# Reset permissions
chown ghost:ghost /var/www/ghost/content

Update /var/www/ghost/config.production.json with the URL of your blog so that any internal links do not point to localhost.

Import the exported JSON content from the old blog and check any warnings that are produced.  All of my warnings were benign and all data was properly transferred.

Delete the default Ghost posts.

Under the design tab, ensure that the links for any sections that are configured get updated to the public link instead of the internal link.

Ghost Tweaks

I also did a couple tweeks to the base installation.

  • Added PrismJS code syntax highlighting per this guide.
  • Added Disqus comments per this guide
  • Added Table Of Contents to all my posts per this guide. This one required some additional tweaking. In the toc.js file I had to make these changes:
    • Line 10: Change value to 0. This seems to go along with including H1 and just makes the output format look correct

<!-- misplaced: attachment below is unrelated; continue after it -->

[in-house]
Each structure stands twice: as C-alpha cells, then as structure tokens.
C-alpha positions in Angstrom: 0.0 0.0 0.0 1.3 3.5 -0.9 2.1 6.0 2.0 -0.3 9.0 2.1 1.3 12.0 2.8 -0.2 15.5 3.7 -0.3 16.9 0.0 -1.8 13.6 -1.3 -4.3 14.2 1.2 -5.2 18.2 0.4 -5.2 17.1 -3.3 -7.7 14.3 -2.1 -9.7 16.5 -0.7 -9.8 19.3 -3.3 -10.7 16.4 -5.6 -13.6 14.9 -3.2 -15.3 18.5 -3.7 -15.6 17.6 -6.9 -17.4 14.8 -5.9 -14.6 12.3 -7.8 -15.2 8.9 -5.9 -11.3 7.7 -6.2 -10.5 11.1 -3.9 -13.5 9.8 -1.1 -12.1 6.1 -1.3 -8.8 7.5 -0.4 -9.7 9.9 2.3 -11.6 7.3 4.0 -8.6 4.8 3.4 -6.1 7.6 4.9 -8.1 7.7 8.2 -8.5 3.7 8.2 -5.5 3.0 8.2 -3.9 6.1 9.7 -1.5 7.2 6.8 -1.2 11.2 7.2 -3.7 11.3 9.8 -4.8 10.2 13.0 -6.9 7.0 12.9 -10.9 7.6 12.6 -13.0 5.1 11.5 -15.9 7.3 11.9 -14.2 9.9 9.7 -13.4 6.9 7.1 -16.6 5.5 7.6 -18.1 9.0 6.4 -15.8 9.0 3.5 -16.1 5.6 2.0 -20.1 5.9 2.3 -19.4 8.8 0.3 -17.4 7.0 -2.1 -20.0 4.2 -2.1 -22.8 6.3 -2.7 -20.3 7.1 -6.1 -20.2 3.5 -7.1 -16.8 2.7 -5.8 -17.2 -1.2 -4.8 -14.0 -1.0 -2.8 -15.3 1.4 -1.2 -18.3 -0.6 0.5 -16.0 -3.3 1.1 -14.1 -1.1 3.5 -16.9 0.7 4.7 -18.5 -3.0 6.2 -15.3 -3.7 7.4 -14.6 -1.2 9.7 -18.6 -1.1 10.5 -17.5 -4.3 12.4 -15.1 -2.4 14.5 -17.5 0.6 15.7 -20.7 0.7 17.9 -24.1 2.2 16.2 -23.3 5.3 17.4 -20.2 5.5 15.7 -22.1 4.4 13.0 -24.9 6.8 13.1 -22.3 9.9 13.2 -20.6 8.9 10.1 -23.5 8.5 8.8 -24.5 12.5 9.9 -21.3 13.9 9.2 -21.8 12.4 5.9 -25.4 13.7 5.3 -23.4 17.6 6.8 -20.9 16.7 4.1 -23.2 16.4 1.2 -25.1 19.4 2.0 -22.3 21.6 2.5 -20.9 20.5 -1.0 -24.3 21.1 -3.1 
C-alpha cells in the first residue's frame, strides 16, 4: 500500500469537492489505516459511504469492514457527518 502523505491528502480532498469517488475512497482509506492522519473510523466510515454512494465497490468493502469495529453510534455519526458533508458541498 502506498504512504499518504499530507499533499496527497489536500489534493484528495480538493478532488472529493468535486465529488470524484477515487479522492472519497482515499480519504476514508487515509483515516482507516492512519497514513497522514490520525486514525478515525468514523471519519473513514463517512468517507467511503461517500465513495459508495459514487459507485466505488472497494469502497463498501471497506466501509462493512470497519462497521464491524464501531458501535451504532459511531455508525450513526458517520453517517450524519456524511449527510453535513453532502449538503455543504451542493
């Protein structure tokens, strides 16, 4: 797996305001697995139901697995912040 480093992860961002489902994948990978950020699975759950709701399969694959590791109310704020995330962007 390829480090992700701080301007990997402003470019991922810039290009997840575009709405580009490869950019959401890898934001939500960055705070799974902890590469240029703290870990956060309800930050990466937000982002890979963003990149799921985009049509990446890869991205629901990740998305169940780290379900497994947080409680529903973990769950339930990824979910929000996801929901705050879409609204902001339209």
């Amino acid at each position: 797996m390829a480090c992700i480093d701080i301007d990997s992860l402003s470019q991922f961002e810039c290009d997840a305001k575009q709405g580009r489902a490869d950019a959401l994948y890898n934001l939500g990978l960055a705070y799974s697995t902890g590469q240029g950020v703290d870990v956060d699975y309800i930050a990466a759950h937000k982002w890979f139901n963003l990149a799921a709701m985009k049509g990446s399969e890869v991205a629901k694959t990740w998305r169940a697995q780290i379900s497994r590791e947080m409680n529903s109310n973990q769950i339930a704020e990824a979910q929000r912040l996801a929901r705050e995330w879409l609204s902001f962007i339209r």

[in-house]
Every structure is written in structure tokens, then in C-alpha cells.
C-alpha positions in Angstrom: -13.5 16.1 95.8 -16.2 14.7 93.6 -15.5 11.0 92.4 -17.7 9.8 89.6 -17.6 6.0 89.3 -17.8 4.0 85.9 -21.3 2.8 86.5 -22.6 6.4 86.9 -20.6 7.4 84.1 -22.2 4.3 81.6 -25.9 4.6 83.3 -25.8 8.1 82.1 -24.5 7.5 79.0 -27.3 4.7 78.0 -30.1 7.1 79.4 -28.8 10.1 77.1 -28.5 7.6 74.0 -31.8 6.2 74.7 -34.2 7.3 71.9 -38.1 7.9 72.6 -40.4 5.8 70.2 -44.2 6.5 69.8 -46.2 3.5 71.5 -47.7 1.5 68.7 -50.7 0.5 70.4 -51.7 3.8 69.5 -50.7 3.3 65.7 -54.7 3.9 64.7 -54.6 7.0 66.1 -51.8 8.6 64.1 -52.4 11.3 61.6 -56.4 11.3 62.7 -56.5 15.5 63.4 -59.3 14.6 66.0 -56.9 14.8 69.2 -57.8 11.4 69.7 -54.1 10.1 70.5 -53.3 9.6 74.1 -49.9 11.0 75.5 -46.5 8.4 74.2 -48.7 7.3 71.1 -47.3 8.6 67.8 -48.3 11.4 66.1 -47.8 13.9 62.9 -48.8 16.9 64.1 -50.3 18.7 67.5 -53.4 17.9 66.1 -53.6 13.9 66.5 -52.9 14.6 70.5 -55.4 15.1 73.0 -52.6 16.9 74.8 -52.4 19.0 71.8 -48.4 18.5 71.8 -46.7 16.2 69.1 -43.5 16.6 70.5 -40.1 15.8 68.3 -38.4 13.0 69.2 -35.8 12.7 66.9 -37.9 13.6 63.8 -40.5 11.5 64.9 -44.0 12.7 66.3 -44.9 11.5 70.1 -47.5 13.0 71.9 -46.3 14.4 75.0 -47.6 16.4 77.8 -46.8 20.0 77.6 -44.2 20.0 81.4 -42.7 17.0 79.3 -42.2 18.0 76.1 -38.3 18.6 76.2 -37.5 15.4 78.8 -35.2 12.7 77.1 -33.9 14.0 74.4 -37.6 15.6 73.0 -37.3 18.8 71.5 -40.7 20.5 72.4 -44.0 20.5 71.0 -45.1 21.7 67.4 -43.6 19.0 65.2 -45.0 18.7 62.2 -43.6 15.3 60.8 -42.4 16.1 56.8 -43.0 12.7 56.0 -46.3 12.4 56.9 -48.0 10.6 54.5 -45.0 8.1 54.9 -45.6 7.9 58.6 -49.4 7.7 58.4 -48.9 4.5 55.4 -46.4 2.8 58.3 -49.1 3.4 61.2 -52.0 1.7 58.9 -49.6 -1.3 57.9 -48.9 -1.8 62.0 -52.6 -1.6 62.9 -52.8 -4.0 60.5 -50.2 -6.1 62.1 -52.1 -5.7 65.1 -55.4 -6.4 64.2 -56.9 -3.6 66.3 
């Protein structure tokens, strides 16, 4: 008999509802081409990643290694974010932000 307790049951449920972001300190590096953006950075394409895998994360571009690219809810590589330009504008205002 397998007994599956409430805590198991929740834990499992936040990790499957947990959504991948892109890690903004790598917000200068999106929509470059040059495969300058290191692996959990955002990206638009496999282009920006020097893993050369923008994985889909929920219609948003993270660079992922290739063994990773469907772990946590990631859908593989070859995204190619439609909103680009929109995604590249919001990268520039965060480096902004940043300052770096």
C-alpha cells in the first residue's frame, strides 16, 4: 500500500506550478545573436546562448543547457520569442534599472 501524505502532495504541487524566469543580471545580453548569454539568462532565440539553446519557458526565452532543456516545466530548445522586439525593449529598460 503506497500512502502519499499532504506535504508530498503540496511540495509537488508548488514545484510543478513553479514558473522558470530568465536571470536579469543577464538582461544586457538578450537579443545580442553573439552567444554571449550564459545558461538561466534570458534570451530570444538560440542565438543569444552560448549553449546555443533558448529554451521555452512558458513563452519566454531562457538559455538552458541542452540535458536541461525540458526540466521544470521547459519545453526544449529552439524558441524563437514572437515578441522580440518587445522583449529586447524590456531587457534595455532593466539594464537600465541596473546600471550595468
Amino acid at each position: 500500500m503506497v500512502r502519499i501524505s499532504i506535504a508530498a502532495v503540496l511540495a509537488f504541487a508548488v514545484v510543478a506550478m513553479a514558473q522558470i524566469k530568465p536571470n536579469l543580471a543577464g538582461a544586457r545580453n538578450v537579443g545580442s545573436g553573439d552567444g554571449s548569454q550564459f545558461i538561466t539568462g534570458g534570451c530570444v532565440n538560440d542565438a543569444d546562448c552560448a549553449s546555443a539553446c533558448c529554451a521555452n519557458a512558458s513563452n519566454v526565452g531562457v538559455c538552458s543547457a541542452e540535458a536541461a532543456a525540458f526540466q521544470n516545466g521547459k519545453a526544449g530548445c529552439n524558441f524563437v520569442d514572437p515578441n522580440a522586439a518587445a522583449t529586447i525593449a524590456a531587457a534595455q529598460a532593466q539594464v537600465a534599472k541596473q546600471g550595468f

• Line 57: Per your comment, added h1 to the list.
    • My full section from post.hbs looks slightly different:
<section class="post-full-content">
<div id="toc"></div>

<div class="post-content">

{{!-- Table of Contents --}}
<script type="text/javascript">
var toc = document.getElementById('toc');
toc.innerHTML = getTocMarkup(document);


In the old Confluence installation, login as a system admin and create a new backup in the General Configuration > Backup and Restore section and download that to your local host. During the install process, you will be asked for this.

Get the binary download link here.

chmod +x atlassian-confluence-6.11.2-x64.bin
sudo ./atlassian-confluence-6.11.2-x64.bin